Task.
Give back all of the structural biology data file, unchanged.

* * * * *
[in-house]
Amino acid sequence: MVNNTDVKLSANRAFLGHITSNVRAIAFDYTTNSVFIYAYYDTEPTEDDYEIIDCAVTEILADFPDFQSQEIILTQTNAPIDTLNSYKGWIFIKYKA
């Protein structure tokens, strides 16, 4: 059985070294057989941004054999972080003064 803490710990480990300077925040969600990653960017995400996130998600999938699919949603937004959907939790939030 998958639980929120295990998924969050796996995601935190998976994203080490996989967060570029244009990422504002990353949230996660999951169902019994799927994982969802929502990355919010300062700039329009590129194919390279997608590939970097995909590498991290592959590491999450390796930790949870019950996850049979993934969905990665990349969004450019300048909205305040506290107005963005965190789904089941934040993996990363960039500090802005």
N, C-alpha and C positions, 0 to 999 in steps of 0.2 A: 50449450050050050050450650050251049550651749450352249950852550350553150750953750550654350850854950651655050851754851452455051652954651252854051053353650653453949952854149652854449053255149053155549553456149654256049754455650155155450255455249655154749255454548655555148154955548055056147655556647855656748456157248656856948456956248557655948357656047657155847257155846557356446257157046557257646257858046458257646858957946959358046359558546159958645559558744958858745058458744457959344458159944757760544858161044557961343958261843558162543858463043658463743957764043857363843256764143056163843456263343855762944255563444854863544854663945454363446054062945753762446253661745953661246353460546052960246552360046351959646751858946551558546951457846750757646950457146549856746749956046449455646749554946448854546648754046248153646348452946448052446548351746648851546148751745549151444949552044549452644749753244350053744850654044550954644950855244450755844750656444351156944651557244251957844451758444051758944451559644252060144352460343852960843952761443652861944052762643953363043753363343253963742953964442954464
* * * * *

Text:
[in-house]
Amino acid sequence: MVNNTDVKLSANRAFLGHITSNVRAIAFDYTTNSVFIYAYYDTEPTEDDYEIIDCAVTEILADFPDFQSQEIILTQTNAPIDTLNSYKGWIFIKYKA
């Protein structure tokens, strides 16, 4: 059985070294057989941004054999972080003064 803490710990480990300077925040969600990653960017995400996130998600999938699919949603937004959907939790939030 998958639980929120295990998924969050796996995601935190998976994203080490996989967060570029244009990422504002990353949230996660999951169902019994799927994982969802929502990355919010300062700039329009590129194919390279997608590939970097995909590498991290592959590491999450390796930790949870019950996850049979993934969905990665990349969004450019300048909205305040506290107005963005965190789904089941934040993996990363960039500090802005």
N, C-alpha and C positions, 0 to 999 in steps of 0.2 A: 50449450050050050050450650050251049550651749450352249950852550350553150750953750550654350850854950651655050851754851452455051652954651252854051053353650653453949952854149652854449053255149053155549553456149654256049754455650155155450255455249655154749255454548655555148154955548055056147655556647855656748456157248656856948456956248557655948357656047657155847257155846557356446257157046557257646257858046458257646858957946959358046359558546159958645559558744958858745058458744457959344458159944757760544858161044557961343958261843558162543858463043658463743957764043857363843256764143056163843456263343855762944255563444854863544854663945454363446054062945753762446253661745953661246353460546052960246552360046351959646751858946551558546951457846750757646950457146549856746749956046449455646749554946448854546648754046248153646348452946448052446548351746648851546148751745549151444949552044549452644749753244350053744850654044550954644950855244450755844750656444351156944651557244251957844451758444051758944451559644252060144352460343852960843952761443652861944052762643953363043753363343253963742953964442954464